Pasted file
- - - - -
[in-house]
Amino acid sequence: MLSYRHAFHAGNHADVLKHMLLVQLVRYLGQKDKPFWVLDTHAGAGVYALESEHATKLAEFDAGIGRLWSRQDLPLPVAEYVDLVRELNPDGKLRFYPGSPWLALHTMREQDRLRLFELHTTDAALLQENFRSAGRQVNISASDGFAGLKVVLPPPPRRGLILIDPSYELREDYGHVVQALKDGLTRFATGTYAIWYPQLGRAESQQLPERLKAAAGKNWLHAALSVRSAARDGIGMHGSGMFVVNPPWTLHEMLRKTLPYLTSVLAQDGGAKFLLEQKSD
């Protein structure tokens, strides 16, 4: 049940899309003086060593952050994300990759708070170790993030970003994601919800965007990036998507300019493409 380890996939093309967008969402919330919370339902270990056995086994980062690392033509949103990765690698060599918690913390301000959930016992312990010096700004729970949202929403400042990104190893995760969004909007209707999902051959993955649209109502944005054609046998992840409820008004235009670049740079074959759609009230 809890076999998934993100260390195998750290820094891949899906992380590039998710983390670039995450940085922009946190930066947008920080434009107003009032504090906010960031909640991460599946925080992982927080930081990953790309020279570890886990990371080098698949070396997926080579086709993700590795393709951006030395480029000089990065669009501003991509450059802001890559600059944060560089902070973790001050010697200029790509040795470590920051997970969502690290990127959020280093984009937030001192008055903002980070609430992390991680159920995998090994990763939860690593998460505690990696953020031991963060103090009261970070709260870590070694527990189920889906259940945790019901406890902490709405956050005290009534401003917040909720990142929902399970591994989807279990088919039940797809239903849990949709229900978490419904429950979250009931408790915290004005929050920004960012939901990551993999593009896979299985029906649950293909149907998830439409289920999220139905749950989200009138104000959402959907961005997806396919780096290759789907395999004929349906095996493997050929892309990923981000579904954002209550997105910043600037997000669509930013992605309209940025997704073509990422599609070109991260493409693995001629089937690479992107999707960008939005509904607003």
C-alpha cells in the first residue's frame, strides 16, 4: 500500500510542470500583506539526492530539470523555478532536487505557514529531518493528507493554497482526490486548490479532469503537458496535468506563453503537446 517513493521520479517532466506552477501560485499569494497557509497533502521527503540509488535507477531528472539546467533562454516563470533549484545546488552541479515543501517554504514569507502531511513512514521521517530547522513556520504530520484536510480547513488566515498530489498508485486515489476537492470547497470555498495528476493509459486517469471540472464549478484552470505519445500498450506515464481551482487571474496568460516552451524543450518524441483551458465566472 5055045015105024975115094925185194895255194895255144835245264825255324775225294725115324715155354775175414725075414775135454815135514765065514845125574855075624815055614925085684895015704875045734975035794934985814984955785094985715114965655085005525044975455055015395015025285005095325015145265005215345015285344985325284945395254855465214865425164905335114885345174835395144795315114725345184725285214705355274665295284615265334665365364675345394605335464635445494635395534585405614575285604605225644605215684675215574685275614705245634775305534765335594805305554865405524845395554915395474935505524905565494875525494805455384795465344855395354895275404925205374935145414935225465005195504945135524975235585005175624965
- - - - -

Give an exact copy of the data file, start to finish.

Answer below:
[in-house]
Amino acid sequence: MLSYRHAFHAGNHADVLKHMLLVQLVRYLGQKDKPFWVLDTHAGAGVYALESEHATKLAEFDAGIGRLWSRQDLPLPVAEYVDLVRELNPDGKLRFYPGSPWLALHTMREQDRLRLFELHTTDAALLQENFRSAGRQVNISASDGFAGLKVVLPPPPRRGLILIDPSYELREDYGHVVQALKDGLTRFATGTYAIWYPQLGRAESQQLPERLKAAAGKNWLHAALSVRSAARDGIGMHGSGMFVVNPPWTLHEMLRKTLPYLTSVLAQDGGAKFLLEQKSD
């Protein structure tokens, strides 16, 4: 049940899309003086060593952050994300990759708070170790993030970003994601919800965007990036998507300019493409 380890996939093309967008969402919330919370339902270990056995086994980062690392033509949103990765690698060599918690913390301000959930016992312990010096700004729970949202929403400042990104190893995760969004909007209707999902051959993955649209109502944005054609046998992840409820008004235009670049740079074959759609009230 809890076999998934993100260390195998750290820094891949899906992380590039998710983390670039995450940085922009946190930066947008920080434009107003009032504090906010960031909640991460599946925080992982927080930081990953790309020279570890886990990371080098698949070396997926080579086709993700590795393709951006030395480029000089990065669009501003991509450059802001890559600059944060560089902070973790001050010697200029790509040795470590920051997970969502690290990127959020280093984009937030001192008055903002980070609430992390991680159920995998090994990763939860690593998460505690990696953020031991963060103090009261970070709260870590070694527990189920889906259940945790019901406890902490709405956050005290009534401003917040909720990142929902399970591994989807279990088919039940797809239903849990949709229900978490419904429950979250009931408790915290004005929050920004960012939901990551993999593009896979299985029906649950293909149907998830439409289920999220139905749950989200009138104000959402959907961005997806396919780096290759789907395999004929349906095996493997050929892309990923981000579904954002209550997105910043600037997000669509930013992605309209940025997704073509990422599609070109991260493409693995001629089937690479992107999707960008939005509904607003």
C-alpha cells in the first residue's frame, strides 16, 4: 500500500510542470500583506539526492530539470523555478532536487505557514529531518493528507493554497482526490486548490479532469503537458496535468506563453503537446 517513493521520479517532466506552477501560485499569494497557509497533502521527503540509488535507477531528472539546467533562454516563470533549484545546488552541479515543501517554504514569507502531511513512514521521517530547522513556520504530520484536510480547513488566515498530489498508485486515489476537492470547497470555498495528476493509459486517469471540472464549478484552470505519445500498450506515464481551482487571474496568460516552451524543450518524441483551458465566472 5055045015105024975115094925185194895255194895255144835245264825255324775225294725115324715155354775175414725075414775135454815135514765065514845125574855075624815055614925085684895015704875045734975035794934985814984955785094985715114965655085005525044975455055015395015025285005095325015145265005215345015285344985325284945395254855465214865425164905335114885345174835395144795315114725345184725285214705355274665295284615265334665365364675345394605335464635445494635395534585405614575285604605225644605215684675215574685275614705245634775305534765335594805305554865405524845395554915395474935505524905565494875525494805455384795465344855395354895275404925205374935145414935225465005195504945135524975235585005175624965